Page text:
The data would seem to corroborate the importance of sporting success in boosting a country's reputation. A recent survey by Spanish think-tank the Real Instituto Elcano, based on interviews with 4,000 people in seven countries (the United States, the United Kingdom, France, Germany, Italy, Mexico, and Brazil) puts it high among the things to take into consideration when assessing a country (7.8 out of 10). Education scored 6.8, politics 5.8, and the economy 5.6.
Furthermore, Spain's two leading soccer sides, Real Madrid and Barcelona, are among the best-known Spanish brands, according to consultancy Interbrand, coming in at 20th and 21st, respectively.
So what happens when evidence emerges that some of Spain's sporting institutions aren't competing on a level playing field? Last week, the European Commission has launched an investigation into seven Spanish soccer clubs, including Barcelona and Real Madrid, after complaints they accepted illegal state aid. Unsurprisingly, Foreign Minister José Manuel García-Margallo has denied any irregularities, even before an investigation has taken place, while at the same time admitting: "It is obvious that the government will do everything it can to defend our soccer clubs, which are also part of the Spain brand."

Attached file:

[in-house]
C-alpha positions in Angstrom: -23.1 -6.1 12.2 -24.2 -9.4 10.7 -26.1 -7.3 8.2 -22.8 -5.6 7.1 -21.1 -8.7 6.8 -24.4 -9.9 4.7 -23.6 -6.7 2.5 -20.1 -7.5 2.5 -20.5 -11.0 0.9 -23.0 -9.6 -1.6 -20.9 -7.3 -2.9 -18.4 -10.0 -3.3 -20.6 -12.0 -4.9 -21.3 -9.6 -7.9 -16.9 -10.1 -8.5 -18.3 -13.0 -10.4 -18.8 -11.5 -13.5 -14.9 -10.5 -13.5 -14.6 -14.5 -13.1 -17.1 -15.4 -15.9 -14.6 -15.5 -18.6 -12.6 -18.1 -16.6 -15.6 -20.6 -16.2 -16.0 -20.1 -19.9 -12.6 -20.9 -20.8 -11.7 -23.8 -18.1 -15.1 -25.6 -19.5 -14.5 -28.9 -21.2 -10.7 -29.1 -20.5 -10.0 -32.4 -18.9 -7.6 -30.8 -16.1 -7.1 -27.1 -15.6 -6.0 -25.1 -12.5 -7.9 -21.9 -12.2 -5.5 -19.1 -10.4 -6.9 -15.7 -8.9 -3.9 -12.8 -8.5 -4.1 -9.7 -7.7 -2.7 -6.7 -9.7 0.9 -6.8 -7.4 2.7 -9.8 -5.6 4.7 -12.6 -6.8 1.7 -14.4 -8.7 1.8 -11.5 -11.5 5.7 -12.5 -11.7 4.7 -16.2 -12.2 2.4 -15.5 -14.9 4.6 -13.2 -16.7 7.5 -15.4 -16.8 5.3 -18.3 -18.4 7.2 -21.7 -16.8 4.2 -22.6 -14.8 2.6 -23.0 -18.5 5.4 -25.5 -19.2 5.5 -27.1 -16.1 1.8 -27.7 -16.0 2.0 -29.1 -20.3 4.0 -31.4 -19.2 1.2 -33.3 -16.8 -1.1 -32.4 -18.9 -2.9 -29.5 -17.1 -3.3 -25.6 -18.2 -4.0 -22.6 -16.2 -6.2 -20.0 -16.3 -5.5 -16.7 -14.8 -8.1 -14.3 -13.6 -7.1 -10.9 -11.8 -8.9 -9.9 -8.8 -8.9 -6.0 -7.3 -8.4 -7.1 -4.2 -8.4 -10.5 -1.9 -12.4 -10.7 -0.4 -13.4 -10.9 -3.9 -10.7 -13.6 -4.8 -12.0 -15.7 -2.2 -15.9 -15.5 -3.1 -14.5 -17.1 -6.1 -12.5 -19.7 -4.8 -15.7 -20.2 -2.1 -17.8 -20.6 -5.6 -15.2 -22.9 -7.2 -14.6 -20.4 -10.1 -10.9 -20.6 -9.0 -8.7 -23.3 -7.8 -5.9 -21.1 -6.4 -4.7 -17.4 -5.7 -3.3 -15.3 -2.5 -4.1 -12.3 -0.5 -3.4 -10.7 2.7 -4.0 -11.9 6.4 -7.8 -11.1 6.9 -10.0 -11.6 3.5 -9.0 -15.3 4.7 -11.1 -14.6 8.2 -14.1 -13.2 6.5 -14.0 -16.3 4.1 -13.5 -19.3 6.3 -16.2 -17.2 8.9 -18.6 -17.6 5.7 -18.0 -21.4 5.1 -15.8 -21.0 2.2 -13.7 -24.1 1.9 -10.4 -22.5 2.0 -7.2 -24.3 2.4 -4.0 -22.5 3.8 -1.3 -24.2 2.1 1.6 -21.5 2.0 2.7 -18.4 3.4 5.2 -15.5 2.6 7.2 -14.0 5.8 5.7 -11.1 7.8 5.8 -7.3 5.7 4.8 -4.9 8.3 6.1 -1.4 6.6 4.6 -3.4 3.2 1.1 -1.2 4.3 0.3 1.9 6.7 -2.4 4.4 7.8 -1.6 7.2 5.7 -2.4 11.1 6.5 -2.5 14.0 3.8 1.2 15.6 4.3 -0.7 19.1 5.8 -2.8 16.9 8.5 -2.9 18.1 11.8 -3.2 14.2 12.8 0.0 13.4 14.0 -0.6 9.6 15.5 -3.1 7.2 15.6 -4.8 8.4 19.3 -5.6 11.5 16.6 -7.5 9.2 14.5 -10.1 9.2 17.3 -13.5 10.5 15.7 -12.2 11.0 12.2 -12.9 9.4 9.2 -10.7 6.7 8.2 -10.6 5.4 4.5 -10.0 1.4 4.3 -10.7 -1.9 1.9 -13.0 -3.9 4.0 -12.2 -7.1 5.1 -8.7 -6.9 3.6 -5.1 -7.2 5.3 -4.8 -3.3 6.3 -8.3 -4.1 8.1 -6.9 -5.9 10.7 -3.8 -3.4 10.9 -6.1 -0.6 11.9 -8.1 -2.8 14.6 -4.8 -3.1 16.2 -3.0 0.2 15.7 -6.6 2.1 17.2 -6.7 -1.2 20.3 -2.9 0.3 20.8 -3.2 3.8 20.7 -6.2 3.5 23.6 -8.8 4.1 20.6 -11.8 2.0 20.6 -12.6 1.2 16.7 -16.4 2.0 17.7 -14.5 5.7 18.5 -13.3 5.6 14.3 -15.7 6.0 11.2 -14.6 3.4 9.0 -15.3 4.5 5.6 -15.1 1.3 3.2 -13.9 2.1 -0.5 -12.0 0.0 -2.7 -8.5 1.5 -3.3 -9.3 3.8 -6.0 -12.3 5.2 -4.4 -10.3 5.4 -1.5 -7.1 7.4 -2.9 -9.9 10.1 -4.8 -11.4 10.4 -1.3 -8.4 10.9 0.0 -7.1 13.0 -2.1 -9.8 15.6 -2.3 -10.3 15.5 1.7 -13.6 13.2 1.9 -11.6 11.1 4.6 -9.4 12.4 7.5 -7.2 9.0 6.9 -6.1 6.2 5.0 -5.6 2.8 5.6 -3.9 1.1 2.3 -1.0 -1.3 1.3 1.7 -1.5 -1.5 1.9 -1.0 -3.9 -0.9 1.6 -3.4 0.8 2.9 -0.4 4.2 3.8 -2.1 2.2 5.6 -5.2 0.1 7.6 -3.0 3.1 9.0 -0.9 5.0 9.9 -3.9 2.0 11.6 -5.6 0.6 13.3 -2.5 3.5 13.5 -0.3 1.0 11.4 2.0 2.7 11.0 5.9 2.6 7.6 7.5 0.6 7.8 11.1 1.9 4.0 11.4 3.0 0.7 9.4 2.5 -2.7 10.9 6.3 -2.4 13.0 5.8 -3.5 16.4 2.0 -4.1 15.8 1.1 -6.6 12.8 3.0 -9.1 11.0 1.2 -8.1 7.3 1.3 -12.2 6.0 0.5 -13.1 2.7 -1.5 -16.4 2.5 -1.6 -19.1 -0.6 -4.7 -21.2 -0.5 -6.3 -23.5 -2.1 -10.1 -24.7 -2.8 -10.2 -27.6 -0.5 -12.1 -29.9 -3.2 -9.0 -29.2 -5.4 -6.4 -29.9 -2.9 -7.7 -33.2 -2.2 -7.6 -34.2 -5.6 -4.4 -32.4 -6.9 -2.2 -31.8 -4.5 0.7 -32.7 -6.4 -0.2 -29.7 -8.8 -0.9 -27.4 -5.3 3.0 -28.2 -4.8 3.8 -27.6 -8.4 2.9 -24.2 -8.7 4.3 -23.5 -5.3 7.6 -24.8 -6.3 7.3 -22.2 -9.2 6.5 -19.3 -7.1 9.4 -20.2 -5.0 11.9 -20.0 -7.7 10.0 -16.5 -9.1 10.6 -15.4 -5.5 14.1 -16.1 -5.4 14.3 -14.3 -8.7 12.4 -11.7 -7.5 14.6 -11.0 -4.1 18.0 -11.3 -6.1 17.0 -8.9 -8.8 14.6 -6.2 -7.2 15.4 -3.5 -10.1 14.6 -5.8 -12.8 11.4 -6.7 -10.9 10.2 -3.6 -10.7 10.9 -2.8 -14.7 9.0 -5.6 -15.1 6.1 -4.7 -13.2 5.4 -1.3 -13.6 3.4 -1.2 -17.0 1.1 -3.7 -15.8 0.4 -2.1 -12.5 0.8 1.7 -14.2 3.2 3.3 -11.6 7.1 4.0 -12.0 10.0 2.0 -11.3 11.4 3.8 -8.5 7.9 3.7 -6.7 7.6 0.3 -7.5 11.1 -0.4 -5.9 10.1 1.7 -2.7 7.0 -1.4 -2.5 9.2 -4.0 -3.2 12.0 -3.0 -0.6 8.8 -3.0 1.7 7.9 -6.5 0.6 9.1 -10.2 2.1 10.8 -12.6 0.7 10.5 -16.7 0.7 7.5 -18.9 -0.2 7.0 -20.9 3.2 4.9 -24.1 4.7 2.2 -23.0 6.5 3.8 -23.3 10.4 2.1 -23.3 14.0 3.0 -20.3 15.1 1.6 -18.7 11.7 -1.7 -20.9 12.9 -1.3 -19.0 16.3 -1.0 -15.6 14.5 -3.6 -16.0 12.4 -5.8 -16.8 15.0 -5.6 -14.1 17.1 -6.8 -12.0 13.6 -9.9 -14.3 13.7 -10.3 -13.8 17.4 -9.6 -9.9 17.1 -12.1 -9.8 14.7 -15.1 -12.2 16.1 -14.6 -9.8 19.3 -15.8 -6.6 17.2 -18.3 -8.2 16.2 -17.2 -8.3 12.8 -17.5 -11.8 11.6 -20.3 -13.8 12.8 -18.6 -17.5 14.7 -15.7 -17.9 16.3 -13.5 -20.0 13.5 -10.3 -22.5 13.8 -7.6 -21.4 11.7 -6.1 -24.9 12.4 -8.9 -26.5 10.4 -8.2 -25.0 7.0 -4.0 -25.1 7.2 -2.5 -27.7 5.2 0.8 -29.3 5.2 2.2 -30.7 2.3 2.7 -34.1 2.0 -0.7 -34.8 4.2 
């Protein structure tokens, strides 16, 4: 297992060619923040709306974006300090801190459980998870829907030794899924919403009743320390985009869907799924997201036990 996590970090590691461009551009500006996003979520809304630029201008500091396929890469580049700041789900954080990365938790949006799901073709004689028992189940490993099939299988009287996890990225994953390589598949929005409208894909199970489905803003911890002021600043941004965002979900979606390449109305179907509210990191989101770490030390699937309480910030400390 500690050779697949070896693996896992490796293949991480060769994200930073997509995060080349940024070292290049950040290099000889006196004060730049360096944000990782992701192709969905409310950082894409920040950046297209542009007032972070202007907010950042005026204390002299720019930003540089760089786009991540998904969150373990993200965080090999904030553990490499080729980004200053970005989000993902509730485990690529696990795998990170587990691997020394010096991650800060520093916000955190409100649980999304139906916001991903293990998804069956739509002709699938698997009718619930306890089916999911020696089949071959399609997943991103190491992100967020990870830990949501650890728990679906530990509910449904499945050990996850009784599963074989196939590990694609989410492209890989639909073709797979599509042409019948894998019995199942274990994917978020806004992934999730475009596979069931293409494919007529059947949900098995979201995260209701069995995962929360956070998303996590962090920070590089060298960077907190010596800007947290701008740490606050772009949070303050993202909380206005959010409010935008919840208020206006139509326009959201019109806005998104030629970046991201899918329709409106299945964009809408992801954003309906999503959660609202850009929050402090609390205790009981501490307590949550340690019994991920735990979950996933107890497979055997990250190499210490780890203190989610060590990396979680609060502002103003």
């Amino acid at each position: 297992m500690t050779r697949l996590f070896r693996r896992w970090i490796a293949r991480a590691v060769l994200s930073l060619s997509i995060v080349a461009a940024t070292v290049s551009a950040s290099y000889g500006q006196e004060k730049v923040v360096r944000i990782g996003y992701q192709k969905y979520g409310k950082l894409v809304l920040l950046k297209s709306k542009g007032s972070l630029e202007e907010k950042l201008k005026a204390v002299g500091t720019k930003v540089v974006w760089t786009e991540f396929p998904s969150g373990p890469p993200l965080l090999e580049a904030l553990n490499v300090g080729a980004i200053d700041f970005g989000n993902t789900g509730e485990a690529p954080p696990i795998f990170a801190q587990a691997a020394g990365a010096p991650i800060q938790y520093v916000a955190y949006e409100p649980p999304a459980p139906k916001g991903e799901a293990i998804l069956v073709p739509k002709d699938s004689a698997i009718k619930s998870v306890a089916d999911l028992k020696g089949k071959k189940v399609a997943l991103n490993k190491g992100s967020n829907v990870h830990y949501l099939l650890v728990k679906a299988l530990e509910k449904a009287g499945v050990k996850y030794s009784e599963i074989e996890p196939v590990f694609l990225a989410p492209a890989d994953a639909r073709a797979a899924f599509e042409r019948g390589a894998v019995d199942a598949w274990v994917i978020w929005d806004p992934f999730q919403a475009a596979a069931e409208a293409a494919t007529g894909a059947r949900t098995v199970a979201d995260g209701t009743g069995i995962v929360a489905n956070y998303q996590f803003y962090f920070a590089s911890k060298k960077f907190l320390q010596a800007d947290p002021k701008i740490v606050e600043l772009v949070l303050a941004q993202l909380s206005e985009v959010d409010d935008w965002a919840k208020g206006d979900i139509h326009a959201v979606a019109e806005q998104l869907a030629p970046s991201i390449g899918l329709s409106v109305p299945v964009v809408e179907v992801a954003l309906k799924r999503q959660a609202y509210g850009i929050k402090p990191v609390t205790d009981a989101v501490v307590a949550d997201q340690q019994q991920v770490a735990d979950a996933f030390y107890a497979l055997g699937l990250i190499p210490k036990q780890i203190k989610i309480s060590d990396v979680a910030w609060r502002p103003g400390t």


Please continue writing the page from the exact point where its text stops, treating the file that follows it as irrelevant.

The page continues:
Brussels will look into whether Real Madrid received state aid in property transactions linked to their stadiums, and whether Valencia, Hercules and Elche unlawfully received loans from local authorities.
Under a 2011 deal, Madrid City Hall granted Real the right to develop land in front of its Santiago Bernabéu stadium. Real, which intends to build a shopping center on the site, has yet to get financing for the project.
The problem here is that the Commission's probe once again raises the ugly specter of corruption, a problem increasingly associated with Spain. In Transparency International's latest global survey, published at the beginning of the month, Spain has fallen 10 places, a decline matched only by those of Gambia, Mali, Guinea and Libya - in fact the only country to fall further was Syria.
The probe raises the specter of corruption, which is increasingly associated with Spain
"We could argue about the quality of these rankings, but the media publish them, and people believe them," says Peralba.